Presented is a handsome map of the southeast colonies, extending from the southern part of Virginia to northern Florida. Issued by Jan Jansson in the 1650s, this engraved map features beautiful early outline color. Cartographically, this map is derived from and improves on the Hondius map of 1606 and is very similar cartographically to Bleau's map of 1638.
The map depicts the English and French colonial interests in the region as depicted by their respective Royal coat of arms. The English coat of arms is engraved at top, close to areas of early British settlements along the Chesapeake Bay, including Cape Henry and Cape Fear. The French coat of arms is located further south, up the river from Port Royal Sound. Port Royal Sound was named in 1562 by Jean Ribault, who founded a short-lived Huguenot colony at the bequest of the French admiral Gaspard de Coligny, called Charlesfort, on Parris Island. This is noted on the map.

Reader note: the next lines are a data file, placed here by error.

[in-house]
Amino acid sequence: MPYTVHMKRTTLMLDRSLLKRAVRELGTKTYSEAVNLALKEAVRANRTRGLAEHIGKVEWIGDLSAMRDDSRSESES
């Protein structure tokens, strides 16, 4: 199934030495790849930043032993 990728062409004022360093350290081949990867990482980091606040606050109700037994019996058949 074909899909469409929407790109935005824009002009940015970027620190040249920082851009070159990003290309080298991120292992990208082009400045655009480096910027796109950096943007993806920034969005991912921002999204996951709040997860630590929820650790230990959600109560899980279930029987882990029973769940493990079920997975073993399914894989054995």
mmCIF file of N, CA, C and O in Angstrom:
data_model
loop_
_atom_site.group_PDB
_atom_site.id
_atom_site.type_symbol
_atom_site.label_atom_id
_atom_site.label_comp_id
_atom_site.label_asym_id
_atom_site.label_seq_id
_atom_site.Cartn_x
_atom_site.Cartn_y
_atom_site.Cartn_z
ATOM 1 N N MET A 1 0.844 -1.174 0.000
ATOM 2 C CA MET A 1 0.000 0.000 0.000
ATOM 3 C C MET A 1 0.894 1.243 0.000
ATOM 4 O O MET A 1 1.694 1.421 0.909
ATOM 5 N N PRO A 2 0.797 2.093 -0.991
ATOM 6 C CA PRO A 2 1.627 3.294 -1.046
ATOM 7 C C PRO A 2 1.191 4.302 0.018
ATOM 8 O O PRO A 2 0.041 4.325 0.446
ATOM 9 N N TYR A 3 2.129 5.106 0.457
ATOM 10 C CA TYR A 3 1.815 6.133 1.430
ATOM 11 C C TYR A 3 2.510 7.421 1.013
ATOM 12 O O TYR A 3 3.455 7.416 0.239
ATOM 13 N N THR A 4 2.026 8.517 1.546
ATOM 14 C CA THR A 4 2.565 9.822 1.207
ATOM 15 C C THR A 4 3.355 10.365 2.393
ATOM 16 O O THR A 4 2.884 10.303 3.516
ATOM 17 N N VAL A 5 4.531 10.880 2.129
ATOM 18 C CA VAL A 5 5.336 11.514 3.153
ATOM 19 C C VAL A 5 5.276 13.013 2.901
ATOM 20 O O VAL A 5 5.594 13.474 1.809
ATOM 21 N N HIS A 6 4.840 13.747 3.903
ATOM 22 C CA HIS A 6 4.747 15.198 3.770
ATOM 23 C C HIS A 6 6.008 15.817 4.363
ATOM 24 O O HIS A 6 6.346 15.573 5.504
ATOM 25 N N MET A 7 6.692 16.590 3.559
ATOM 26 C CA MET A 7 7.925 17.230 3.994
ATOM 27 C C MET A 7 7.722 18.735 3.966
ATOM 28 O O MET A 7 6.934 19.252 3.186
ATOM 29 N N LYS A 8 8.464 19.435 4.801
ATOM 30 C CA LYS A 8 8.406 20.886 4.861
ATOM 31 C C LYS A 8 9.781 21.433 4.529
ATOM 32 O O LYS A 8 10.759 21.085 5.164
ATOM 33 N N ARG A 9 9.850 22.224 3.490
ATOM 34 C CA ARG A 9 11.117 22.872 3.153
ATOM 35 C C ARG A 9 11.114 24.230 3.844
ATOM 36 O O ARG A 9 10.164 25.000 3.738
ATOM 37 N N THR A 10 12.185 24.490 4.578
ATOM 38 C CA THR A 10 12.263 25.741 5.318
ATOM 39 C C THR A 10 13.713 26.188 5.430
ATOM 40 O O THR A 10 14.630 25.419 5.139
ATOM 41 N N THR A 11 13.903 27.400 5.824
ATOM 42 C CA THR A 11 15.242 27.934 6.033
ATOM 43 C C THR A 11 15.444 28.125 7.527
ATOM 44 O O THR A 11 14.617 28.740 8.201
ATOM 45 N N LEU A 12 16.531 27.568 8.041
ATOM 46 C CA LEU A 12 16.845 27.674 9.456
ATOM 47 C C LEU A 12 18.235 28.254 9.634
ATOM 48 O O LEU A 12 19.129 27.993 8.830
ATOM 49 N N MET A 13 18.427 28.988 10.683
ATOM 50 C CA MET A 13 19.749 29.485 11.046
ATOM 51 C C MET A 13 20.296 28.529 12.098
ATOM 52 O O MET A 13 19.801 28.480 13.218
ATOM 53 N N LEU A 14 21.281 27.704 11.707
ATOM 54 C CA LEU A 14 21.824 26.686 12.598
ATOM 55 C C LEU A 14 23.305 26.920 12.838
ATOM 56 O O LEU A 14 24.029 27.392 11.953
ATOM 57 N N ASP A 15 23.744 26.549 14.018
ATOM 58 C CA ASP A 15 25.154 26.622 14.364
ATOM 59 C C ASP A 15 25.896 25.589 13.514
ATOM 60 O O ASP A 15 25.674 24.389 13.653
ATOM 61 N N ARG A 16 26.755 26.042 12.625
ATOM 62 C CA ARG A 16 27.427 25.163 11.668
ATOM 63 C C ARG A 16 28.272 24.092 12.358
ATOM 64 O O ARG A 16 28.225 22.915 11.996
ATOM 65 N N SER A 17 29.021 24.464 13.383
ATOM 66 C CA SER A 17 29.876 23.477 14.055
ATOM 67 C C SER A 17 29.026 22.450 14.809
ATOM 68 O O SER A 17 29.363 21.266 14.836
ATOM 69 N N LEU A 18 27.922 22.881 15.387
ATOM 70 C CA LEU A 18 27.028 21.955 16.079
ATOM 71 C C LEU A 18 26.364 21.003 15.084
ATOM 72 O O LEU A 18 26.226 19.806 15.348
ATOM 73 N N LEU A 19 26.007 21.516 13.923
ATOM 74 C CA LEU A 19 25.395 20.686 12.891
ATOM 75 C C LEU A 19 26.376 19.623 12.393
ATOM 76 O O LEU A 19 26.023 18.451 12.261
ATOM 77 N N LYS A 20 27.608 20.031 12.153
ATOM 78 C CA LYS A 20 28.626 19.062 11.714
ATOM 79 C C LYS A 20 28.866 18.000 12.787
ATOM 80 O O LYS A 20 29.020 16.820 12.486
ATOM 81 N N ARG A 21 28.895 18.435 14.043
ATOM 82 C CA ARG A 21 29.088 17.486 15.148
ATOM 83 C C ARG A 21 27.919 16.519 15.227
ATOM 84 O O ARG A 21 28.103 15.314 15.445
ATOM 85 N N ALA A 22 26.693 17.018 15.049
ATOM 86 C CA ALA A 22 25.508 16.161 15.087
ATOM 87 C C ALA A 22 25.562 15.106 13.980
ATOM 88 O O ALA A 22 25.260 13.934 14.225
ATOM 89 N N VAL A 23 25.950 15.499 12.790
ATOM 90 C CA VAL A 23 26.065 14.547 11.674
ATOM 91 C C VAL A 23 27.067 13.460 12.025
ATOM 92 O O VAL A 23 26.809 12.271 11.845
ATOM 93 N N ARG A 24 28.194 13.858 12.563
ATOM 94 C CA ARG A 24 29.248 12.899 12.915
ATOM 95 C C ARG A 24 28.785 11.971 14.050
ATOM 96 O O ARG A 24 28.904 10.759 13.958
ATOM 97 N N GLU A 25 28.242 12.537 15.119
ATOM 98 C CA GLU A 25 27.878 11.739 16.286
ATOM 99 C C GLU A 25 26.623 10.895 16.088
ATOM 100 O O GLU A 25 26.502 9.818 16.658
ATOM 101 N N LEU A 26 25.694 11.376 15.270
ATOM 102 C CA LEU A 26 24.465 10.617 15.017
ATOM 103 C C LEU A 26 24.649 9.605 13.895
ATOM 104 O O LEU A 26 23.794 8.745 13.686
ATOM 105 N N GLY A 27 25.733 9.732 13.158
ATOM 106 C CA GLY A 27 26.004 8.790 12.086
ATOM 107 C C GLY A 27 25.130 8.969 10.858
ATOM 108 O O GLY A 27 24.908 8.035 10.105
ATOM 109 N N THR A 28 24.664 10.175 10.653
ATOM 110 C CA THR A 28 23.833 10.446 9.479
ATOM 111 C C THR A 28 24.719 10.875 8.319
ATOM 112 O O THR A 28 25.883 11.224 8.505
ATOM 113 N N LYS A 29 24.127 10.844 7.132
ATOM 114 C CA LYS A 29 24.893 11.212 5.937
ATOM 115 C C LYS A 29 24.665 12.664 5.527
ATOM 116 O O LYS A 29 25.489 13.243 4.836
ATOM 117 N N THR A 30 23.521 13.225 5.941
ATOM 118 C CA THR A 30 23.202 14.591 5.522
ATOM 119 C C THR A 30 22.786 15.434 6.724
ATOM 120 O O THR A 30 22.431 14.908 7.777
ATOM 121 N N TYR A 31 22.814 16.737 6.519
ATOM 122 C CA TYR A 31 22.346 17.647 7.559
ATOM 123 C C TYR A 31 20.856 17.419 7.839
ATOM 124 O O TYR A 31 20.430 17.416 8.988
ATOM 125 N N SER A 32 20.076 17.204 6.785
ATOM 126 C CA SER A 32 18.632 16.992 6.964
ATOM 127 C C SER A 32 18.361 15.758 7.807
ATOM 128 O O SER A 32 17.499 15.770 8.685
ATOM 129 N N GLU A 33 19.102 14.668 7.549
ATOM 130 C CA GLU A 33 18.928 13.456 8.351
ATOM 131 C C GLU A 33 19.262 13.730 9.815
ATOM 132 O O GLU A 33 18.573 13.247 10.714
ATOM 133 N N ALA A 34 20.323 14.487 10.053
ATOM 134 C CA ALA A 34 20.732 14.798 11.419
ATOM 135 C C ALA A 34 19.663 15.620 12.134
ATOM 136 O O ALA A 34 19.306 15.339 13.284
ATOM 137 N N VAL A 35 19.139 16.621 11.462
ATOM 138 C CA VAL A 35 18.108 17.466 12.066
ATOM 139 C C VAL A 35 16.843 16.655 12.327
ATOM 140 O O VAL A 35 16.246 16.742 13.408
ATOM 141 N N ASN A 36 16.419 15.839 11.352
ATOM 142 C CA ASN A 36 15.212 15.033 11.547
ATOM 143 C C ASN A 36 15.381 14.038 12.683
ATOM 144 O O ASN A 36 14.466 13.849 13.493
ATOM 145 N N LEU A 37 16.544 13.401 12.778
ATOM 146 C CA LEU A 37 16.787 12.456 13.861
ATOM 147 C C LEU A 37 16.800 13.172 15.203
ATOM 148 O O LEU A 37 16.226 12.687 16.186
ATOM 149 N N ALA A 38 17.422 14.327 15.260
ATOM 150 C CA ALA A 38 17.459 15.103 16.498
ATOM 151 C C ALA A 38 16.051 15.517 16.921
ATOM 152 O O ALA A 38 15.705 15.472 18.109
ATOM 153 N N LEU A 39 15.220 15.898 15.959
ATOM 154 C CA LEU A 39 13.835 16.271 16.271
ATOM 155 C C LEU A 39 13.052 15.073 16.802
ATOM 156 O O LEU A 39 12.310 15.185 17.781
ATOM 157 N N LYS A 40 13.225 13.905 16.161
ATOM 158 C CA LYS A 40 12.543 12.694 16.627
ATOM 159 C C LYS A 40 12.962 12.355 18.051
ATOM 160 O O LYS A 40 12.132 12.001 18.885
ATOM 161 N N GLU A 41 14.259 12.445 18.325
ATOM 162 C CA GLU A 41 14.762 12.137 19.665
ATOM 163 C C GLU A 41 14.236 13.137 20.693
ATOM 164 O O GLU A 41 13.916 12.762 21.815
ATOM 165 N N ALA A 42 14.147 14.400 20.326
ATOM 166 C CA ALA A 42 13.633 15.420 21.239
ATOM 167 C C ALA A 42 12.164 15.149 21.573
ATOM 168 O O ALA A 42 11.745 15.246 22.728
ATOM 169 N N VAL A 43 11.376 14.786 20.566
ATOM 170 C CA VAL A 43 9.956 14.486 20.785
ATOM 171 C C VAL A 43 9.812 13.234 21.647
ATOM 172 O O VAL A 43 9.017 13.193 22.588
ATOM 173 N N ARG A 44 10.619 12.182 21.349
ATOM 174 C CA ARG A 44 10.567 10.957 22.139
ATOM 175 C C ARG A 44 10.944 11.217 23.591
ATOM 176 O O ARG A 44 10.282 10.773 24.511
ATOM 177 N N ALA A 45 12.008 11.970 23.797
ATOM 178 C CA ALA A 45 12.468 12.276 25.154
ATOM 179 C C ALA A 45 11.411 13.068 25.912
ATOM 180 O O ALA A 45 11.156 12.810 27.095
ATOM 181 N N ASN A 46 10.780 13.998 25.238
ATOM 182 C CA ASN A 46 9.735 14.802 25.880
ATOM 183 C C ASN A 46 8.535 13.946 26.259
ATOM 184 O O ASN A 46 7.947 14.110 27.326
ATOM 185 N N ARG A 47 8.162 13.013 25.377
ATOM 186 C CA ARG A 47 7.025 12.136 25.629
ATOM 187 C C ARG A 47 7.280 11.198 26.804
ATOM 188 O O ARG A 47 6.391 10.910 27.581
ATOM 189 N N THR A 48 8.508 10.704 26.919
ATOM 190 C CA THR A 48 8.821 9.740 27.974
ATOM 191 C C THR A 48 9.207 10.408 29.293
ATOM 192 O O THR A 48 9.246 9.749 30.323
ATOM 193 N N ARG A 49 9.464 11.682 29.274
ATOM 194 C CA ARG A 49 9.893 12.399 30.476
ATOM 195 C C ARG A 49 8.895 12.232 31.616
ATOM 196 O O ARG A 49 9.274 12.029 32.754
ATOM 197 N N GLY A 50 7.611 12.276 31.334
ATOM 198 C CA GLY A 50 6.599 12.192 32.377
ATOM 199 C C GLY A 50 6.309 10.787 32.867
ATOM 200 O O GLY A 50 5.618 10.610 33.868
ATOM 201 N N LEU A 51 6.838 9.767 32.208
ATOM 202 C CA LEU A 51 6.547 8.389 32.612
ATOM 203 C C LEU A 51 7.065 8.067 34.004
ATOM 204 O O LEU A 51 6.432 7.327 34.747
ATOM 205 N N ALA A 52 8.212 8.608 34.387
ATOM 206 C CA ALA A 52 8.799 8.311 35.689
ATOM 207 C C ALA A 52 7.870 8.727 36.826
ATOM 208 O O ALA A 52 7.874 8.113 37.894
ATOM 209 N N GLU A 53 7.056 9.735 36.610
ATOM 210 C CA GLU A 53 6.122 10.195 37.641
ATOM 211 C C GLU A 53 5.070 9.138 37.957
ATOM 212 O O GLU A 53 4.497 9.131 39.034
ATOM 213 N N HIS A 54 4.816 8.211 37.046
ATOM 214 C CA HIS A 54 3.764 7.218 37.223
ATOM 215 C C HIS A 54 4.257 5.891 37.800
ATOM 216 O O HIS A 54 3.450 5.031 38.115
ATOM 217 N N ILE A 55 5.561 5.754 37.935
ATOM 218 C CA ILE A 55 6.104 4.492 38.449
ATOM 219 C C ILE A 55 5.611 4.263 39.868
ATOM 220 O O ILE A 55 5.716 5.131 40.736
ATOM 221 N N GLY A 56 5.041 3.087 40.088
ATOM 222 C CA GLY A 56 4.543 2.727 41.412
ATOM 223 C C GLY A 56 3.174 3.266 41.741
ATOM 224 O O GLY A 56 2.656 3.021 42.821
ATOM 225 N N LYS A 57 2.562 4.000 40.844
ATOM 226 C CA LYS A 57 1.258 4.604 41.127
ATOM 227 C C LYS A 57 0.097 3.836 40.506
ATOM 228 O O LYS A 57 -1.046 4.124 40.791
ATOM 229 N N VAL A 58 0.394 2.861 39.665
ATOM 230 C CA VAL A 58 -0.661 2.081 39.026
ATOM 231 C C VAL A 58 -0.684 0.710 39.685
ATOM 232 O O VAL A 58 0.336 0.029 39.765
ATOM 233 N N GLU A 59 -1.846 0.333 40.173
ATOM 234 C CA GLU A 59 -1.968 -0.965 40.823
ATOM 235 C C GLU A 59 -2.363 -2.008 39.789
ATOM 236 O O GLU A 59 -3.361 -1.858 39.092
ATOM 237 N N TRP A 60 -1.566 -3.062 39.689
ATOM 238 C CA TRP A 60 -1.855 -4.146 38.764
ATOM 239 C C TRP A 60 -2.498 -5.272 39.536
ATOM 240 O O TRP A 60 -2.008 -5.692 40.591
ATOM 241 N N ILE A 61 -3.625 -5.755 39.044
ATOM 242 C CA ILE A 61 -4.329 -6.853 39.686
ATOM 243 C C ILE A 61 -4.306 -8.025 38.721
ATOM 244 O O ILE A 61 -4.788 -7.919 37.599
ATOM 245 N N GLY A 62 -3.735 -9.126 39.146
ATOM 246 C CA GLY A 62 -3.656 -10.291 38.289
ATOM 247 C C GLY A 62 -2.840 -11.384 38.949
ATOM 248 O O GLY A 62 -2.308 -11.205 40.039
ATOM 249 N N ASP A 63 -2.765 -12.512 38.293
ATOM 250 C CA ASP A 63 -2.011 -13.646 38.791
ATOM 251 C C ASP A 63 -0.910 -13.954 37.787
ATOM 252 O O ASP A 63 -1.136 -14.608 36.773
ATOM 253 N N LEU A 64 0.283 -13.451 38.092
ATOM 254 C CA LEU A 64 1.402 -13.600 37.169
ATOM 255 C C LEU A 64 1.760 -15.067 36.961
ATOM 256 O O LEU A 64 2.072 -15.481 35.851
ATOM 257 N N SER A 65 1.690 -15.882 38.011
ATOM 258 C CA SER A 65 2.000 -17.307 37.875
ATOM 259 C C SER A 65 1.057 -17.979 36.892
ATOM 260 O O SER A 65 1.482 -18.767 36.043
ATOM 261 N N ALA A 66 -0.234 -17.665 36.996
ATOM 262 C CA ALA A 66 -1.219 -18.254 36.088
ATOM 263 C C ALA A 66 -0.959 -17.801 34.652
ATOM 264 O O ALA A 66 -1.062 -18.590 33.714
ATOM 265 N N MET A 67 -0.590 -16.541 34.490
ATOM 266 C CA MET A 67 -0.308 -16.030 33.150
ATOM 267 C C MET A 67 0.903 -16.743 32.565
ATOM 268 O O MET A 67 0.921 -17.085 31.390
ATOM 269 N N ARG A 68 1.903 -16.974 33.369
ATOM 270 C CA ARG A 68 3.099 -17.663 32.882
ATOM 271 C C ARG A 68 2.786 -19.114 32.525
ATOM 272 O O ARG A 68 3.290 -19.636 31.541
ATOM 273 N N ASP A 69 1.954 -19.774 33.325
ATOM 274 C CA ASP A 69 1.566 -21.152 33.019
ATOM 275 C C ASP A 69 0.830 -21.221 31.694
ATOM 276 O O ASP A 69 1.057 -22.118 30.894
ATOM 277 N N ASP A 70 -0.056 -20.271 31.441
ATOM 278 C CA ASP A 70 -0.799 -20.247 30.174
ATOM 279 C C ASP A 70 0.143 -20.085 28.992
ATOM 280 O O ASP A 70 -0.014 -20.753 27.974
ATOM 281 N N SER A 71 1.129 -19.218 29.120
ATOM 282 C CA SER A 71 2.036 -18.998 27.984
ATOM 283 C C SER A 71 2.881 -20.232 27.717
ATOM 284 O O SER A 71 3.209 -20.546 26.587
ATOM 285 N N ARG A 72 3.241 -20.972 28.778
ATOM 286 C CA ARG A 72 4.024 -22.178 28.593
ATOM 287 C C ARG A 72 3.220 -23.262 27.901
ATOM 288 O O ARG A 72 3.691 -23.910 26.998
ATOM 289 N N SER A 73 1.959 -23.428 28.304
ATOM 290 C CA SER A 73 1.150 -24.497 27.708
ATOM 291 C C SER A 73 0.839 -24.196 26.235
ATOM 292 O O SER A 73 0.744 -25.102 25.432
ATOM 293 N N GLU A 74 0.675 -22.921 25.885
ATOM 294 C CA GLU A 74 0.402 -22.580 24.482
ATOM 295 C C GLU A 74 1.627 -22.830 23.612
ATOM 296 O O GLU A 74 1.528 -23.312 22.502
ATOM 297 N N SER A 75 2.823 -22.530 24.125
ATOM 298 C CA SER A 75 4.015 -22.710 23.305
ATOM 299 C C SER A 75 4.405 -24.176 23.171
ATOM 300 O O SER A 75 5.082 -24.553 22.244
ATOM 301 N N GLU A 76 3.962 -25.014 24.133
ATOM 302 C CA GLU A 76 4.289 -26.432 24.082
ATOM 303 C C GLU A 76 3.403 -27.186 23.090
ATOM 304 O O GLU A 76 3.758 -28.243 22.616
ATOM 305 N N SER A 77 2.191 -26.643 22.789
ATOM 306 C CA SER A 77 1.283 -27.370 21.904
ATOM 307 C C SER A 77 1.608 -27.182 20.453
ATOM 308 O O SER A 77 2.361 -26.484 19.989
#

Two large lakes rest at the base of the Appalachians, the larger of which, noted as "Lacus aqua dulcis" (possibly Lake George) is fed by the River May (St. Johns River). At the southern end of the Appalachians is a note concerning gold and silver deposits. Native American settlements are thoroughly labelled throughout the maps.
The map is richly decorated with a large cartouche flanked by Native Americans. The Atlantic Ocean contains two compass roses, three sailing ships, and two aquatic putti holding the bar scale of miles, "Miliaria Germanica communia."
Good condition. Early hand-colored outlines, with later color to cartouche. Slight toning and occasional spotting throughout. Text in Latin. Framed with a decorative marbled French top mat and dark wood frame. Framed dimensions: 26 3/8" H x 30 1/2” W x 1 1/2" D.
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